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   Final Film Critique: 

Ryan Graham
   Expected Rating: R due to language and                                brief nudity
   Distribution: No Exclusive Distribution
   Budget: $5,000
   Genre: Horror/Comedy

   Running Time: 102 minutes

   Release Dates: October 15, 2005

   Review Date:
February 15, 2006
   Reviewed By: Chris Treen
Livelihood is a comedic horror film that is sure to leave you in stitches (slap me if you will, I admit the pun was terrible).

This film covers the lives (or should I say, un-lives) of three people and their closest associates. To understand what an amazingly cool piece of work it is, I'll break down its storyline in-depth.

The onset of the film places us in the presence of the mid 80s era Rock God Billy Jump (Stephen B. Thomas) who is in the process of firing his entire band after what he sees to be a mediocre performance. After it is suggested that concerts are all about the show rather than the music, Billy expulses his band mates from his dressing room in a fit of rage. He next goes into a self destructive binge of drugs and alcohol which results in his untimely demise thanks in part to an electric guitar and a bottle of hooch. Exit Billy Jump.

Next we move on to the home of Alexander Keaton,(Scott P. Graham), a man in dire need of a backbone. He lives as a virtual slave to the spending needs of his girlfriend who is secretly having an affair. At work, his sycophancy only grows worse as he attempts to gain a much-coveted promotion from his boss Mr. Endicott. Endicott has Alexander stay late to dispose of some documents and the situation deteriorates and winds up with Keaton being decapitated by a masked samurai in what at first seems like a purely random event. Later it is proved that foul play was in fact involved. (As though masked samurai decapitating people could be explained any other way!)

Billy Jump learns the hard way
that drugs and rock'n'roll...
...can be a real killer on
one's complexion!

We next enter the home of Jean (Amy Smith) and Roger (Lewis Smith). Roger's mother Vida (Michelle Trout) has moved in and is making life a living hell for Jean who is able to do little good in her mother-in-law's eyes. Jean is seeking therapy for the anguish caused by living in close proximity to the woman with whom she is forced to share her husband Roger. Roger tires of the conflict and issues an ultimatum to his mother: Treat Jean better, or go to a nursing home. Meanwhile Jean is busy cooking the family's favorite dessert, tapioca pudding, and appears to put some unknown substance into the pudding. Vida consequently is poisoned and collapses at the dinner table as death snatches her away in mid-tirade against the beleaguered Jean. Exit Vida.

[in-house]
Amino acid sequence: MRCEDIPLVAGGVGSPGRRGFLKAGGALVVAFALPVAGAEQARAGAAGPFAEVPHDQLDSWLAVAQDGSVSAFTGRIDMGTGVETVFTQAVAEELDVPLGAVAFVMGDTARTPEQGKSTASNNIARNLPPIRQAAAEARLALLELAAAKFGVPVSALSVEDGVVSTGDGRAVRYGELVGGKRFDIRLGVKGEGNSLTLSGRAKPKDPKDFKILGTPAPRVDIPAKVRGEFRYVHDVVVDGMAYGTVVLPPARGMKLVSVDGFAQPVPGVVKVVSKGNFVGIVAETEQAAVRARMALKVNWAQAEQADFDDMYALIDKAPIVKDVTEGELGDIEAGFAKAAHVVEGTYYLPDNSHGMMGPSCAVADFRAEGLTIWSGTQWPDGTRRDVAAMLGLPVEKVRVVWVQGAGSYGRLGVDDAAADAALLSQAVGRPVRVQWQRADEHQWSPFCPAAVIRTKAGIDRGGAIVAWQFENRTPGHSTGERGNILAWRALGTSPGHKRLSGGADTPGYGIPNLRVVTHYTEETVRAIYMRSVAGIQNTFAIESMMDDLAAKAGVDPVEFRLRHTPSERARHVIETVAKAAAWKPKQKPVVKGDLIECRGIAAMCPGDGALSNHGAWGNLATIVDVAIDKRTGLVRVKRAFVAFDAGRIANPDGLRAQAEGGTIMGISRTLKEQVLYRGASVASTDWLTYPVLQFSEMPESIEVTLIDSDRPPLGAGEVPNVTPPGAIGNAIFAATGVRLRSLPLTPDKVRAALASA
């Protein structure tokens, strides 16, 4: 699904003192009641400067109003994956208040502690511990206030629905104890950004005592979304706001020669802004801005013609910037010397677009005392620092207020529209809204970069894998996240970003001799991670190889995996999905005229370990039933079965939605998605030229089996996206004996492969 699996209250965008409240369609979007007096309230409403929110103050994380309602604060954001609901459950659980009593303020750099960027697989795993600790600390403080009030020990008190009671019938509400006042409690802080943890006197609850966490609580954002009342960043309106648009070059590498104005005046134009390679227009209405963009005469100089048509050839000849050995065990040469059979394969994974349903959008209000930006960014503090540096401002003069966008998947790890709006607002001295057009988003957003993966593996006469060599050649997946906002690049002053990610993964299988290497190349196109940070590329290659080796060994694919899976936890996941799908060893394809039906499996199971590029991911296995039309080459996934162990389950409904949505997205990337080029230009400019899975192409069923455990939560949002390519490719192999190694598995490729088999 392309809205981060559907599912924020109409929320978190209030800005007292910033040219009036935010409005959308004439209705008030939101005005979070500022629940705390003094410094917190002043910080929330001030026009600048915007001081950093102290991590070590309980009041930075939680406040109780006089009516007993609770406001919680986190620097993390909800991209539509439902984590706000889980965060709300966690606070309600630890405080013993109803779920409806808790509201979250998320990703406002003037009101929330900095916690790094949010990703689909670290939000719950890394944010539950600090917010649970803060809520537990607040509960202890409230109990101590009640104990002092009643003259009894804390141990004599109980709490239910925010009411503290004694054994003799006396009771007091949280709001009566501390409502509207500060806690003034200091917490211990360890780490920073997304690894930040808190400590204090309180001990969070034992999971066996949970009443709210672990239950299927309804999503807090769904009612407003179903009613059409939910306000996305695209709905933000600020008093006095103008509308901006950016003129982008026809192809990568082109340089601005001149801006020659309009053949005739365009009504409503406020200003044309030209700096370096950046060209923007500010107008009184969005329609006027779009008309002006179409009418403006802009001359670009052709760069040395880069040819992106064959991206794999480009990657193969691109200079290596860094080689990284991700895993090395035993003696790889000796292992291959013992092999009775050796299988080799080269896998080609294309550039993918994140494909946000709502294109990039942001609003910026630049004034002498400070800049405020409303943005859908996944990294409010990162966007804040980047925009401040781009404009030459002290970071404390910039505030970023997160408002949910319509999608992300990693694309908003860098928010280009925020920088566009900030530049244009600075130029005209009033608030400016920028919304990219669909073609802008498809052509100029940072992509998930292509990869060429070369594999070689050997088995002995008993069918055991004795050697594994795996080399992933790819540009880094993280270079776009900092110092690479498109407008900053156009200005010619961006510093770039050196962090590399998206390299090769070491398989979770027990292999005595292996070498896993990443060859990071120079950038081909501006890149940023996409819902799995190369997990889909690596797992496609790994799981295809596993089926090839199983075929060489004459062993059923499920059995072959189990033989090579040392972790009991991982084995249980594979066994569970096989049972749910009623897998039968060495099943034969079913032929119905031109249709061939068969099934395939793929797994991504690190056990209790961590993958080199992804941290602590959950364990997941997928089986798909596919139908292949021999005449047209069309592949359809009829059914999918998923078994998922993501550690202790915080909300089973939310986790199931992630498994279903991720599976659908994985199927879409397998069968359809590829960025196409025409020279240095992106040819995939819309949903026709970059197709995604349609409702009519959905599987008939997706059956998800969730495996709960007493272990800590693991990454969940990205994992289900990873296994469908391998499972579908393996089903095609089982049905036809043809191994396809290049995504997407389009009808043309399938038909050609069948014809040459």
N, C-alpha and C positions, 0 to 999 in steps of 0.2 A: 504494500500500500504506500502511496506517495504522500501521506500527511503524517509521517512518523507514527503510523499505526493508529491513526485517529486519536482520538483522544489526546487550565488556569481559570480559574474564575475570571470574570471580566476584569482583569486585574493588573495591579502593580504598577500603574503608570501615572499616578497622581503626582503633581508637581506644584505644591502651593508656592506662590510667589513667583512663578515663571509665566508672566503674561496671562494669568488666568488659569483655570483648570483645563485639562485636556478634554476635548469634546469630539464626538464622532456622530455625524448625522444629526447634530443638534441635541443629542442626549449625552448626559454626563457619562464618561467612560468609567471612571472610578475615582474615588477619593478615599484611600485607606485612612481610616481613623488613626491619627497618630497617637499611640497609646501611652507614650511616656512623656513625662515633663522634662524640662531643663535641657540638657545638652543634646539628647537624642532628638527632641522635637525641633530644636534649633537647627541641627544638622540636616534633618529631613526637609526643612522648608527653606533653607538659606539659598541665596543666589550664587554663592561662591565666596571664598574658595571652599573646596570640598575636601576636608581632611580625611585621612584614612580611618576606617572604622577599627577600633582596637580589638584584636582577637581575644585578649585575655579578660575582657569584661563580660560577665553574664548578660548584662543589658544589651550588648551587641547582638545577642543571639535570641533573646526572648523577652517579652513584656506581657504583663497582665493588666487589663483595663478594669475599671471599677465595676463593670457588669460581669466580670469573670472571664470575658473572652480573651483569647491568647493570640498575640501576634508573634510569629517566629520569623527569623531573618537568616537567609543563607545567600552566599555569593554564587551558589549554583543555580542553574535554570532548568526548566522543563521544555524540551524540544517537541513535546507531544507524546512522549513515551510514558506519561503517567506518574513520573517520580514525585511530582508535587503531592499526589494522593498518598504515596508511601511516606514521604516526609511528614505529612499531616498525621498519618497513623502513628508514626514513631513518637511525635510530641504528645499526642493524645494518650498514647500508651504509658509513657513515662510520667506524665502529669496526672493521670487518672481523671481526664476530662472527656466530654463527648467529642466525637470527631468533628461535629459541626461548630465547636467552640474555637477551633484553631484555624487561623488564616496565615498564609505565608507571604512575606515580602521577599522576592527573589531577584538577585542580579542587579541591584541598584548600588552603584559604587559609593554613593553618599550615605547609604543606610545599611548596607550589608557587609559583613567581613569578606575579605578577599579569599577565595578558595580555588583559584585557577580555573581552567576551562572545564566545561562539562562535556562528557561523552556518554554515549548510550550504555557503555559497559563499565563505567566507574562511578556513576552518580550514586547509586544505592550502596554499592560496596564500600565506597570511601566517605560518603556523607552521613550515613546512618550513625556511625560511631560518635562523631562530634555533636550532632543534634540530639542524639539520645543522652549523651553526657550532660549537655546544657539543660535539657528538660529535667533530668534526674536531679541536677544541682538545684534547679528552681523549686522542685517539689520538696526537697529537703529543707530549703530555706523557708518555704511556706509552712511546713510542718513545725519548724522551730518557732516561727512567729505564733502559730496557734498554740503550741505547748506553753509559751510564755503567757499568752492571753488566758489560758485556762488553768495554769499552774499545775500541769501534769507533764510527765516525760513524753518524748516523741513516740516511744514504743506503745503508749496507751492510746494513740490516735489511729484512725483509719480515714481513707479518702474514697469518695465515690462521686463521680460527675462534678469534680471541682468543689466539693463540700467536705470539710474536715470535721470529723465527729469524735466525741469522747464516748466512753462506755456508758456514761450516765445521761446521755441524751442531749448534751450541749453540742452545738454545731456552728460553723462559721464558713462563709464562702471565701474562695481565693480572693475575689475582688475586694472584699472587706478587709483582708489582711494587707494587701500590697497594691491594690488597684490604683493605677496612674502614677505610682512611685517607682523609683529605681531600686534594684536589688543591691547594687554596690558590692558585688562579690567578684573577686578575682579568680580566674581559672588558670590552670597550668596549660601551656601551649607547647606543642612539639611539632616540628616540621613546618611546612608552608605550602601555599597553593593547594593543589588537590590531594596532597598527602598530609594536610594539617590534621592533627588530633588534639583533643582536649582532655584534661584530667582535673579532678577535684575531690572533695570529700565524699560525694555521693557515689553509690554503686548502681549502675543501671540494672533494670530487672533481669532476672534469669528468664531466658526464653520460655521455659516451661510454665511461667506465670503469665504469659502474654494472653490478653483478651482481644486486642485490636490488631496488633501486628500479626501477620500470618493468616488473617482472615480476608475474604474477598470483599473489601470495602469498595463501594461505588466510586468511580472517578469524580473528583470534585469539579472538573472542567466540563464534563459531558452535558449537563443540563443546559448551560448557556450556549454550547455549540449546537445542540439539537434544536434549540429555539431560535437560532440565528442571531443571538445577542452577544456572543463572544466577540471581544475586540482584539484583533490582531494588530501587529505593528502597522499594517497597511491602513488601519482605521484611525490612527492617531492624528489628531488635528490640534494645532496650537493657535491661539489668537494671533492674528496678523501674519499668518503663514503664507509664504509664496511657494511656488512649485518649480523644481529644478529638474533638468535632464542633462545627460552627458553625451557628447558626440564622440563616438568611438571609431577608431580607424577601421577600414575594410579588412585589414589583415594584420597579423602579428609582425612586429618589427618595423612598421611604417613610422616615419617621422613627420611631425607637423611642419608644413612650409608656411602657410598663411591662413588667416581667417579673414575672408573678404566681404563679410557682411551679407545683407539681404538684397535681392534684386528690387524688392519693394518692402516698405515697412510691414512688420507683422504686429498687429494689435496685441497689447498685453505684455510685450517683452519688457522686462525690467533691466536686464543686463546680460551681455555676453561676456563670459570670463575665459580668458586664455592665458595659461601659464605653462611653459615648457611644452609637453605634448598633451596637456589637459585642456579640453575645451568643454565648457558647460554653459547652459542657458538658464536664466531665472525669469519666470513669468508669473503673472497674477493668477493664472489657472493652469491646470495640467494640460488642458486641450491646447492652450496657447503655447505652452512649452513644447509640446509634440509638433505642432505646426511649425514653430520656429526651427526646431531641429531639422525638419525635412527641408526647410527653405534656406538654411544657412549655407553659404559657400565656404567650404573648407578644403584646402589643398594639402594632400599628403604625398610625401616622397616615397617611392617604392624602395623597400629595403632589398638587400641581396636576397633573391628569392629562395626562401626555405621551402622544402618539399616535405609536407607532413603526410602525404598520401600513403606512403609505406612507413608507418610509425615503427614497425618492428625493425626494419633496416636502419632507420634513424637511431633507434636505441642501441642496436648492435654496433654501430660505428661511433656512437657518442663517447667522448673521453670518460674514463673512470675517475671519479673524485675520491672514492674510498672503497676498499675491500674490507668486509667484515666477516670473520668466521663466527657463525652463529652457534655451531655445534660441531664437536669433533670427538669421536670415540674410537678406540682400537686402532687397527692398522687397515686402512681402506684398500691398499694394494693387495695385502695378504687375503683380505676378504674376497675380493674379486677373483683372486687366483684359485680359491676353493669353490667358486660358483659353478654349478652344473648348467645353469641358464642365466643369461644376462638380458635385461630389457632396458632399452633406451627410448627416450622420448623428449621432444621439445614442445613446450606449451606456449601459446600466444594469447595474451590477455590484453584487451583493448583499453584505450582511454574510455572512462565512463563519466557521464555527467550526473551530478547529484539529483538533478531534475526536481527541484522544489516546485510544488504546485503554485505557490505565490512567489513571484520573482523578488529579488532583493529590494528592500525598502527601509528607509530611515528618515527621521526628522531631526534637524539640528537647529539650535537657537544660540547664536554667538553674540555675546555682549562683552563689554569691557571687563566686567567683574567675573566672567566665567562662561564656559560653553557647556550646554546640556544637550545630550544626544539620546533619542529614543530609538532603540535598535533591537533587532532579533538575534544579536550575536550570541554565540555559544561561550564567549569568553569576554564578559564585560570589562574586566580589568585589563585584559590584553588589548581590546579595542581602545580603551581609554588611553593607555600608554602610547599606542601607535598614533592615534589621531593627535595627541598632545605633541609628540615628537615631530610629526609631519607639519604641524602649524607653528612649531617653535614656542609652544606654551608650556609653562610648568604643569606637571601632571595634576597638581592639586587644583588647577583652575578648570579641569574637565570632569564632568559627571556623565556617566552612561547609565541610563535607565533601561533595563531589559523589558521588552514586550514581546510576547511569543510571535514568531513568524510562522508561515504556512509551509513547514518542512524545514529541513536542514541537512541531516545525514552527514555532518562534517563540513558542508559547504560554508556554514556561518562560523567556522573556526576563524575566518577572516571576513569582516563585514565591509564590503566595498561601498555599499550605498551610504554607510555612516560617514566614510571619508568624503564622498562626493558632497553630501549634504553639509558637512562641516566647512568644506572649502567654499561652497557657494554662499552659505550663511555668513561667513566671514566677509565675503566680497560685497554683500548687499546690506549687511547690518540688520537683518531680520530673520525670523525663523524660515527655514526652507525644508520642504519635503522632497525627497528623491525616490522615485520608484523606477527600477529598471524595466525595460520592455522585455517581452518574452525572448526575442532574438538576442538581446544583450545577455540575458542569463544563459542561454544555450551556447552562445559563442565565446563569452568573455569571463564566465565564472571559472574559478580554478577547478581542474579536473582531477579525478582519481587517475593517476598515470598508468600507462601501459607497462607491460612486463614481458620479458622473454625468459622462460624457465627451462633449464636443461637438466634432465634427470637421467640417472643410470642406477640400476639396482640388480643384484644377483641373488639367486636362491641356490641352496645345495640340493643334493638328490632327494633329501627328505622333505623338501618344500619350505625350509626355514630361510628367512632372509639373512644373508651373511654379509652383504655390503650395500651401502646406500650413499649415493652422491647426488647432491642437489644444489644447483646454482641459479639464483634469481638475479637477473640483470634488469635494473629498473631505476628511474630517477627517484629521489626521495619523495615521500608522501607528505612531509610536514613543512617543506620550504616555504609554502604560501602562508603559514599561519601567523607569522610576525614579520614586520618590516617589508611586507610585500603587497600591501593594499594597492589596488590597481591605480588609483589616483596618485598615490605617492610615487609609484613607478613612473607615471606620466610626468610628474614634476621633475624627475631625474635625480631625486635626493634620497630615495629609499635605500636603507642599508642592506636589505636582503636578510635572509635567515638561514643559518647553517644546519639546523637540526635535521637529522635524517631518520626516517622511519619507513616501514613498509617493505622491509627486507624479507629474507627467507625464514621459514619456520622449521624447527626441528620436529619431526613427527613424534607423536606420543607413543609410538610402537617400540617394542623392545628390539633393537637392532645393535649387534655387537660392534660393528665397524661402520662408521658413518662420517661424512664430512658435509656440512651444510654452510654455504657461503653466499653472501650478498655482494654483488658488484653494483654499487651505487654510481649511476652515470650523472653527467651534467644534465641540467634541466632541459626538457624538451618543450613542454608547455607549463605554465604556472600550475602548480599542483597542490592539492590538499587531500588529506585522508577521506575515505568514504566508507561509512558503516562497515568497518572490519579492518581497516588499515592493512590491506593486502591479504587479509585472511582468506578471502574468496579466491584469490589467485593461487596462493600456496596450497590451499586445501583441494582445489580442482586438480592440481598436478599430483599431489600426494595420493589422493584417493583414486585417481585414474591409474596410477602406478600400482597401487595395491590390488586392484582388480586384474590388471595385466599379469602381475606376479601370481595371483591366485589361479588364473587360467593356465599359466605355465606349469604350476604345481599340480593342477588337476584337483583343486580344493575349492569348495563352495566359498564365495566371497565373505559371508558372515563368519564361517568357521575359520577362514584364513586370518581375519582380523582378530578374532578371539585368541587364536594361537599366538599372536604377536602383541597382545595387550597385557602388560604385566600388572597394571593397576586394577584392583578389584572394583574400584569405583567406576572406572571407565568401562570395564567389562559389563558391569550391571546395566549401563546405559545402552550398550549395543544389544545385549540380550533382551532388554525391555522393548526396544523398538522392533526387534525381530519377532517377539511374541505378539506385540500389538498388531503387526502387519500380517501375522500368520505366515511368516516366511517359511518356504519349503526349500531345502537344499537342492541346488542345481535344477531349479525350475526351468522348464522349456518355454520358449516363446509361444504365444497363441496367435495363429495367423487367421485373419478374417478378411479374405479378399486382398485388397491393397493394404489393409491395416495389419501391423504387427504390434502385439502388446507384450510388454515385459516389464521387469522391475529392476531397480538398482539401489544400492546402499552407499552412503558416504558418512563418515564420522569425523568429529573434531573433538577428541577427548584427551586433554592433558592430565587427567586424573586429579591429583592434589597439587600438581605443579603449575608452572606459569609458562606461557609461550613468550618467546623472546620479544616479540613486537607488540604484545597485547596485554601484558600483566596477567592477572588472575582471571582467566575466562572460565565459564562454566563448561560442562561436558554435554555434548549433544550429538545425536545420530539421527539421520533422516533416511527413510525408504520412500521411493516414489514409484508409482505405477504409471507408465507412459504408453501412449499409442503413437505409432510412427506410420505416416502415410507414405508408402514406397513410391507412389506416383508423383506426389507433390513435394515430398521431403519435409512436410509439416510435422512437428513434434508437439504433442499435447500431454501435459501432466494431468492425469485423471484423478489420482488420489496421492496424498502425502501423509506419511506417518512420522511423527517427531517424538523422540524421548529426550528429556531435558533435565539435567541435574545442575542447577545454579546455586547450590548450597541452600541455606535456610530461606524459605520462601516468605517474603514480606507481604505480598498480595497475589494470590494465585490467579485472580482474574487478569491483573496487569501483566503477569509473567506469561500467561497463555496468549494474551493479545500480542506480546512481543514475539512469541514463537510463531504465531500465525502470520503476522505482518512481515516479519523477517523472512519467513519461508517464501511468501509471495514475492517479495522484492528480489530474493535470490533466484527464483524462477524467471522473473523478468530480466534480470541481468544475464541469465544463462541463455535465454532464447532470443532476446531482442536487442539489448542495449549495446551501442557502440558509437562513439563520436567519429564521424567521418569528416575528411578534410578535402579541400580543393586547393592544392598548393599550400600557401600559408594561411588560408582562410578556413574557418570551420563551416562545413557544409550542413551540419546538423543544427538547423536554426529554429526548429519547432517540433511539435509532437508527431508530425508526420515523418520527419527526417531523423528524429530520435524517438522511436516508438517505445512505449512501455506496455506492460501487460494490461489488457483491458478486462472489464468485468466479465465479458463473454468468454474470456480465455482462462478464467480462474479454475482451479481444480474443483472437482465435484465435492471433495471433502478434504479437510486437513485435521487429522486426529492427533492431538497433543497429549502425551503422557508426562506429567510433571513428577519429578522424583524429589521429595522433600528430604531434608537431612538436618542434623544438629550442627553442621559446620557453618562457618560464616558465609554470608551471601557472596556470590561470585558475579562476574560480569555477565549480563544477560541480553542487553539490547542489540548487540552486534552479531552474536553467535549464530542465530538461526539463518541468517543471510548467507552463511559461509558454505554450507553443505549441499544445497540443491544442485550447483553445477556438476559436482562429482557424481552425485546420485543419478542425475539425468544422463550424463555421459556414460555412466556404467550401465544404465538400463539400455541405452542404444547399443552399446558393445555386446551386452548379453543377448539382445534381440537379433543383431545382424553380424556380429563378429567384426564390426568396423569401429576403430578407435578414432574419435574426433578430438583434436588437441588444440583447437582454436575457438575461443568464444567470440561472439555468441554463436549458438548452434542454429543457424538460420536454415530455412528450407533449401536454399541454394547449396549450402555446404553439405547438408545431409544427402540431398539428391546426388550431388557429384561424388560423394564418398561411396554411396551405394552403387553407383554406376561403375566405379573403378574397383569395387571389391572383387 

As with most Zombie films, some freak accident of man, machine, or nature has occurred, thereby causing the dead to rise and walk among us. Unlike your typical zombie film, there are no undead mobs roaming the streets in search of unsuspecting grey-matter to devour. Indeed, not only do they completely forego the traditional gravy train of brain consumption, they actually attempt to re-integrate themselves into their former lives.

Most of the great bands of our time have had one of their member's die tragically …but what if the deceased member came back and rejoined the band as one of the undead? This is the main idea pitched by Kashgrab Records who signs on the newly resurrected Billy Jump for a new record deal. Because he was dead longer than most of the other characters, his speech is incomprehensible unless he belts forth his dialogue in a Guns'N'Roses-esque falsetto. You can imagine the issues a zombie would face if he could only speak by singing like Geddy Lee from Rush. Billy's story moves on with hilarity as he attempts to get the old band back together for one more tour. He is accompanied by Beat Ovin (Mike Bennett), the original deaf keyboard player for his band (and the only one Billy felt had any real talent). So we essentially have a screeching former rock idol and a hearing impaired pianist attempting to recruit the rest of the band members who have moved on with the times. I won't give too much away, but it involves quite a bit of laughter.

Alexander Keaton has found a new lease on life and is back from the grave, as well. He attempts to re-enter his old house scarcely a month after his death only to find his former "love" in the arms of one of his female co-workers. He is kicked out on the streets and is only barely able to acquire a catering job from his former boss Mr Endicott. As he works in this new position, he meets Zoey Endicott (Kara Webb); a misunderstood, yet compassionate goth girl. A tender relationship begins as Zoey takes Alexander under her wing much to the outrage of Mr Endicott who threatens to disown Zoey. She helps Alexander learn to talk like the living once more and begins to see what a kind and sensitive person he still is. The two soon come across evidence that Mr. Endicott has been embezzling company funds, and the two decide to try and bring him to justice--goth/zombie style!

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